Many readers of Ludwig Wittgenstein’s Philosophical Investigations take one of its main ambitions to be that of teaching us how to appreciate the illusory nature of philosophical problems. According to these readers, the rule-following remarks (§§185–242) purport to show that the search for philosophical explanations of meaning is rooted in confusion. James R. Shaw is not among these readers. In his monograph, Wittgenstein on Rules: Justification, Grammar, and Agreement, he convincingly argues that, when viewed in the light of the distinctive methodologies that Wittgenstein pursues, the rule-following remarks emerge as positive contributions to the inquiry into the foundations of meaning. And, according to Shaw, not only does Wittgenstein advance theses in the context of this inquiry, he also provides us with the materials for articulating an answer to Saul Kripke’s meaning sceptic (Kripke 1982).
At the centre of Shaw’s interpretation is the claim that Wittgenstein is engaged in two different projects: a grammatical investigation, and a justificatory investigation. The latter precedes and provides the philosophical motivation for the former, and together, they yield a “thoroughgoing bipartite structure” (1). In the first part of the book, Shaw develops the bipartite reading. In the second part, he investigates the power of this reading to defeat meaning scepticism. The bipartite reading strikes me as both novel and well-motivated. It sheds valuable light not only on Wittgenstein’s views on meaning and rule-following, but also on his views on methods in philosophy. Moreover, Shaw brings Wittgenstein’s remarks to bear on foundational questions about meaning and content in illuminating ways. While it is often true that writing a review of a thought-provoking book leaves one with the feeling of having barely scratched its surface, it is especially true in this case, given the broad ambitions and the philosophical richness of Shaw’s project. After a brief overview, which is bound to be guilty of many omissions, I will examine an aspect of his reading, namely, its construal of the notion of reason. The remainder of my discussion will be devoted to examining Shaw’s intriguing Wittgensteinian solution to Kripke’s problem.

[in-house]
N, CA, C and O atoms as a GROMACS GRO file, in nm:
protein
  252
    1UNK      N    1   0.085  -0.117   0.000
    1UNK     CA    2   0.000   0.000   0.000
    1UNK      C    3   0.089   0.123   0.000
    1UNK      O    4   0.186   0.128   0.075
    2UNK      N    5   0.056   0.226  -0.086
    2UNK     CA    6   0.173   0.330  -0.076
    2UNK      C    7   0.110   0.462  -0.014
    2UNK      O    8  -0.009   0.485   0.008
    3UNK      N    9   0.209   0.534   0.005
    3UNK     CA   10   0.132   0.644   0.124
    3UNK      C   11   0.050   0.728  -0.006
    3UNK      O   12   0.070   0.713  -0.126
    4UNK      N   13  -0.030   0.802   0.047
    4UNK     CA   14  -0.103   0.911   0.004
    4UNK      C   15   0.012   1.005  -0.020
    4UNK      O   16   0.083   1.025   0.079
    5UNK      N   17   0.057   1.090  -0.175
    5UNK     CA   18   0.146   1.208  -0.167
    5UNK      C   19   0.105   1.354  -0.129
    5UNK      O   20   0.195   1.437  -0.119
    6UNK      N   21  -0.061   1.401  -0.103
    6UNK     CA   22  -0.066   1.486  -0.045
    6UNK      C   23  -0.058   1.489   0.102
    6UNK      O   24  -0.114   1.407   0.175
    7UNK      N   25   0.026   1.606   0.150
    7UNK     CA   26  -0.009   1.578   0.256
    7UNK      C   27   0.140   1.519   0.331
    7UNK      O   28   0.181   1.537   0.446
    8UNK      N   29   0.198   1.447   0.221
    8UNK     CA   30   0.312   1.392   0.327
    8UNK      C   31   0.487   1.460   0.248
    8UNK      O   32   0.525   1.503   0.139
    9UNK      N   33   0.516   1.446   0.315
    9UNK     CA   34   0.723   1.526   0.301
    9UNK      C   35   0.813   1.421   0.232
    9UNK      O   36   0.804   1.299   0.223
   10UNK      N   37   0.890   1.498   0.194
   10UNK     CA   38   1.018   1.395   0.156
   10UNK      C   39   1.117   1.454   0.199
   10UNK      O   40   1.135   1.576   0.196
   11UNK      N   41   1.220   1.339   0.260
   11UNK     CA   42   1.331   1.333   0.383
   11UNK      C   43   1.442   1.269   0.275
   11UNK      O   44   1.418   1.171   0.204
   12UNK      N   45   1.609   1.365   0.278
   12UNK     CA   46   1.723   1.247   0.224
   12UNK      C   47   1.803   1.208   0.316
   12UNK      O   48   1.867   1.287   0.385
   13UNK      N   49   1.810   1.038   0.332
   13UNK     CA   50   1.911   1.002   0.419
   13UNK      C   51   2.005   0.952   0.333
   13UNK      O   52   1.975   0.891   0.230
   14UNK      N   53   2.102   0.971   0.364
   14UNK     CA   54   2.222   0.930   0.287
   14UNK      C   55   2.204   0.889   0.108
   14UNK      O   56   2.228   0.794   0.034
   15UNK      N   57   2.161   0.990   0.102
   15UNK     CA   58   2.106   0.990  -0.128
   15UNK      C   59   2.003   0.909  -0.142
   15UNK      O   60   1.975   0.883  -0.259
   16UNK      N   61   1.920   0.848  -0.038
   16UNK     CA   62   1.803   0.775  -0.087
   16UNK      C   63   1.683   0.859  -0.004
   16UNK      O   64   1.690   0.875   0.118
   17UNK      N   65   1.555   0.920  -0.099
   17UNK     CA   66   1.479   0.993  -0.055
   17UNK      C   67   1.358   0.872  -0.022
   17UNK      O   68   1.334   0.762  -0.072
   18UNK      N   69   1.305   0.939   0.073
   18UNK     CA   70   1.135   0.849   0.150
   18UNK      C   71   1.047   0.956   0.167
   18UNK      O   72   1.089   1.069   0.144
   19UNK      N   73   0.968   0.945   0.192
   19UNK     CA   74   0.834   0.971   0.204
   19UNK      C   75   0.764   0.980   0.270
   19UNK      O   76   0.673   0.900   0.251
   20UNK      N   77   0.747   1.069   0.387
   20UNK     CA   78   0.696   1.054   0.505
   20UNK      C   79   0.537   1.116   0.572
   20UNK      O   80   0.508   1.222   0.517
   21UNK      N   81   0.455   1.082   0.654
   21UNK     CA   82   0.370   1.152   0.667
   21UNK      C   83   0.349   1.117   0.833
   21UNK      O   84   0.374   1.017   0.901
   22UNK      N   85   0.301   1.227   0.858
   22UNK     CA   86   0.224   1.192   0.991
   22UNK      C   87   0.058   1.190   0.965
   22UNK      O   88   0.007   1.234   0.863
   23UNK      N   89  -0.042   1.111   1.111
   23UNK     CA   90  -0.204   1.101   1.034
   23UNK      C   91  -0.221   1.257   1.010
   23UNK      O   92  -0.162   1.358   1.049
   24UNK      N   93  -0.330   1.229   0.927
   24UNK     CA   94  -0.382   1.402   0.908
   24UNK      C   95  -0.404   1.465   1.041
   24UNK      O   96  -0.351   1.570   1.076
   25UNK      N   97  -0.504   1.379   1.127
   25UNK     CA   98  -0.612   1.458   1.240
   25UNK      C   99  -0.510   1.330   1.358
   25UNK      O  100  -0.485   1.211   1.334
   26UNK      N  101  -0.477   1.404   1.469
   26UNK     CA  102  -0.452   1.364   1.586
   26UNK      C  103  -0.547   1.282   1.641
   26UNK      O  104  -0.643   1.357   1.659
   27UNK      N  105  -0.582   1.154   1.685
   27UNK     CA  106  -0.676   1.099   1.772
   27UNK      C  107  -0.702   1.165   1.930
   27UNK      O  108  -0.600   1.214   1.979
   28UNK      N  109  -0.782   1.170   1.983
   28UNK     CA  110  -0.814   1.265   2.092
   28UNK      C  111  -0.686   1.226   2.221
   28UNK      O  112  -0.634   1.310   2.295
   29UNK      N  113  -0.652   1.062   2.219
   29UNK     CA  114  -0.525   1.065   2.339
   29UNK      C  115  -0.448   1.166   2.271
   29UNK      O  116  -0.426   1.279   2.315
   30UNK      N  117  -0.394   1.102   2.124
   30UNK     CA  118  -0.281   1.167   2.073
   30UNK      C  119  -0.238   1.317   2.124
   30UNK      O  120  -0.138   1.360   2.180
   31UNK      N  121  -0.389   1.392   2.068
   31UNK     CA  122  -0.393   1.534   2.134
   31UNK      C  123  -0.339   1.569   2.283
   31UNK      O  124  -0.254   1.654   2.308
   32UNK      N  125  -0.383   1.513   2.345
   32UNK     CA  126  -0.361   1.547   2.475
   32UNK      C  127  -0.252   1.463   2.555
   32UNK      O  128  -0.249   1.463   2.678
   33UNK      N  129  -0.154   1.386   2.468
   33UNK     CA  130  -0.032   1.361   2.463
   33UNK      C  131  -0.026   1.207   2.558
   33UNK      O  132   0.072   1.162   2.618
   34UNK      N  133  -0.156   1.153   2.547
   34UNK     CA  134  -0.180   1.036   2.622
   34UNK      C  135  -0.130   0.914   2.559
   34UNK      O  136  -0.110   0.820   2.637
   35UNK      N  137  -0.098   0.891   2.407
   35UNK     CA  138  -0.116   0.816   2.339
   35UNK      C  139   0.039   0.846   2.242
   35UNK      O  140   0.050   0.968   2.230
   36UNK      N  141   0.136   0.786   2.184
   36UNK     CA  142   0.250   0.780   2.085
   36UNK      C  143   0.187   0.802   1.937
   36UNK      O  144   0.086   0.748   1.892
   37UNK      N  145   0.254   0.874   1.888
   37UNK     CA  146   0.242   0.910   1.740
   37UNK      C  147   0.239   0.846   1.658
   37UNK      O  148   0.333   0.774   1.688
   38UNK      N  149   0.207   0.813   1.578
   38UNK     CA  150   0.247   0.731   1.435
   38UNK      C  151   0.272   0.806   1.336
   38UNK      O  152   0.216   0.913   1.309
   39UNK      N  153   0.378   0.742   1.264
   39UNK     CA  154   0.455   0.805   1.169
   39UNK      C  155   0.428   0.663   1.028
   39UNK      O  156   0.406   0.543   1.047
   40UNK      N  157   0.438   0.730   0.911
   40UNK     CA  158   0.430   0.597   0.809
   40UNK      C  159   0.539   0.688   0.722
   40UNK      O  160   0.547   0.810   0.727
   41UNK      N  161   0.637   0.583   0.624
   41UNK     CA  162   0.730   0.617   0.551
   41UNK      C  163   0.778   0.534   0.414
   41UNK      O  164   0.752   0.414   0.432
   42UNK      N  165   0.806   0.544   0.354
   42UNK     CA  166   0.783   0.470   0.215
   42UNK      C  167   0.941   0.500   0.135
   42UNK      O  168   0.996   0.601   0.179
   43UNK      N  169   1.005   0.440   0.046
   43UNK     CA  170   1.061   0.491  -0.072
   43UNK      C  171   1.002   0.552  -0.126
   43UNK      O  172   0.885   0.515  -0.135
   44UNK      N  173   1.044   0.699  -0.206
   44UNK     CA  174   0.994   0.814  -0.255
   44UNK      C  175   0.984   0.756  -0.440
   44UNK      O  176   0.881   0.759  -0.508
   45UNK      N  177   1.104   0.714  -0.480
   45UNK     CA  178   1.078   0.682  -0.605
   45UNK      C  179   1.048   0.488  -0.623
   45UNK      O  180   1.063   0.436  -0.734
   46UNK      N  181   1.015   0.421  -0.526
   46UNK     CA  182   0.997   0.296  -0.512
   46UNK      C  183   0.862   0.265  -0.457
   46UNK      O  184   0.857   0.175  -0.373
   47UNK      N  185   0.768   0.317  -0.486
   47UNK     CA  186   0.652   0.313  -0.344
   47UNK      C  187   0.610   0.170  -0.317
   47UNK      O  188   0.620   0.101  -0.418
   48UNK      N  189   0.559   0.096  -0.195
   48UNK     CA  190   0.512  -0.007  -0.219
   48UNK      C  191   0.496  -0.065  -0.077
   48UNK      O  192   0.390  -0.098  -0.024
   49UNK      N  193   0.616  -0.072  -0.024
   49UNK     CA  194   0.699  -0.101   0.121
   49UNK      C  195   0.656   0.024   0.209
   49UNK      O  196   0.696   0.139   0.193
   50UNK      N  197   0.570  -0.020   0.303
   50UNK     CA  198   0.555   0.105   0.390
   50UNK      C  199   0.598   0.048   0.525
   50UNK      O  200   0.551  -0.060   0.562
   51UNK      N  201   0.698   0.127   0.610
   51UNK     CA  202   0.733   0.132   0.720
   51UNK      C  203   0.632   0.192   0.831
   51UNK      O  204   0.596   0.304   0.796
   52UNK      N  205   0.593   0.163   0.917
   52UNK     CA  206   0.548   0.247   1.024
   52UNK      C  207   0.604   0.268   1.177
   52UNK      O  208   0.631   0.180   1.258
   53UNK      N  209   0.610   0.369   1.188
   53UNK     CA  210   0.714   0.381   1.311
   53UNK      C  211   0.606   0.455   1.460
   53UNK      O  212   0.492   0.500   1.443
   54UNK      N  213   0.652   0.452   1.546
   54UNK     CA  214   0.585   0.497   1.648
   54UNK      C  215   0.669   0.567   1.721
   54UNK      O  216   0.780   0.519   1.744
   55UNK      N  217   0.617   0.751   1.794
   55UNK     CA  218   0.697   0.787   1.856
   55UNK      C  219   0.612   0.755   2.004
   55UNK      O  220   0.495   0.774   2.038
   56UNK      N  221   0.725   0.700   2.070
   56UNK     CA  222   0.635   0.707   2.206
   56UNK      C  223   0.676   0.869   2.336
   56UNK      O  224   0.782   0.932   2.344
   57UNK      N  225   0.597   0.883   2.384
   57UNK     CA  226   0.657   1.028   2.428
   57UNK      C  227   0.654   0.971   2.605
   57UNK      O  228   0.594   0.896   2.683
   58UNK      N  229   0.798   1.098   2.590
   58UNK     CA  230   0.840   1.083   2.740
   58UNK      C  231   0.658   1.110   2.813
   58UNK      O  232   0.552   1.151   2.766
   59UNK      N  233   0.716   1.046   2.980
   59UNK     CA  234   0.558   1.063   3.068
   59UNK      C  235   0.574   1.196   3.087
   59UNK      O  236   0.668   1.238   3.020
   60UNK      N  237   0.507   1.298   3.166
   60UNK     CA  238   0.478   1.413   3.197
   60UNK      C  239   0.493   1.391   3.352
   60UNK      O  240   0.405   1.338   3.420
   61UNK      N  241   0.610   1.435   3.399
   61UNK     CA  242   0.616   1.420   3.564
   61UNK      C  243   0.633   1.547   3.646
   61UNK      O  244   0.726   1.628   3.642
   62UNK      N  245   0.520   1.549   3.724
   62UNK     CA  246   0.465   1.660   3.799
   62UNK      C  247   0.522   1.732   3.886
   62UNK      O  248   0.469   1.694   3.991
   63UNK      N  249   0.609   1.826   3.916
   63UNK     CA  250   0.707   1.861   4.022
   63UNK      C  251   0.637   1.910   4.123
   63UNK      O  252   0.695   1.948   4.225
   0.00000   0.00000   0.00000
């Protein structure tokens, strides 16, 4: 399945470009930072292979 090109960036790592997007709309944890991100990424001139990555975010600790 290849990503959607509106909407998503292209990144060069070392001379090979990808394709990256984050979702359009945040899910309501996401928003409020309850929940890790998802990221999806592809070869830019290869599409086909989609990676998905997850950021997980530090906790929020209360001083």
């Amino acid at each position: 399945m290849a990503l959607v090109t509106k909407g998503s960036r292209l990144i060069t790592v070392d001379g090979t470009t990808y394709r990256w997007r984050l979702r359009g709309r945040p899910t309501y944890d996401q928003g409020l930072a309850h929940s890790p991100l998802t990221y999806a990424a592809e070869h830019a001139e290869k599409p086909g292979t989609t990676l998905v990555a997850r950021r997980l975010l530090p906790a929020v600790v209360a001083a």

On Shaw’s interpretation, the justificatory project and the grammatical project are governed by distinct questions and underpinned by distinct methodologies. The justificatory project starts with the scenario of the so-called Wayward Child described at §185 and investigates, by deploying a trial-and-error methodology, whether we are justified in applying rules in the ways in which we do. The Wayward Child seems to have mastered the series of natural numbers—for he is able to continue the series 1, 2, 3, . . . correctly—but when we try to teach him how to add two, though he writes the series correctly until 1000, he continues from there with 1004, 1008, 1012, while insisting, to our puzzlement, that he is going on in the same way as before. Many commentators think that this scenario purports to bring into view the question of what makes ‘1002, 1004, 1006, 1008, . . .’ the correct continuation of the series corresponding to the order to add two, and to reveal the significance of our shared natural inclinations for a proper treatment of that question. But Shaw thinks that what is at issue is not the constitution of the correct continuation of the series, but our justification for taking that continuation to be correct. On Shaw’s reading, Wittgenstein seeks to uncover a philosophical temptation that the ordinary use of words inclines us to feel, namely, the temptation to think that there must be mental accompaniments to our uses of expressions that “anticipate future applications [. . .] in a way that is immune to misinterpretation” (23) and can in this way address “extraordinary doubts” (43) of the sort raised by the Wayward Child. This thought is misguided, however, for any consideration we might draw on when dealing with the Wayward Child is bound to be misinterpreted and thus to be ineffective in correcting him. The conclusion, according to Shaw, is that “anything that counts as rule-following must proceed without appeal to reasons or justifications at some points” (239).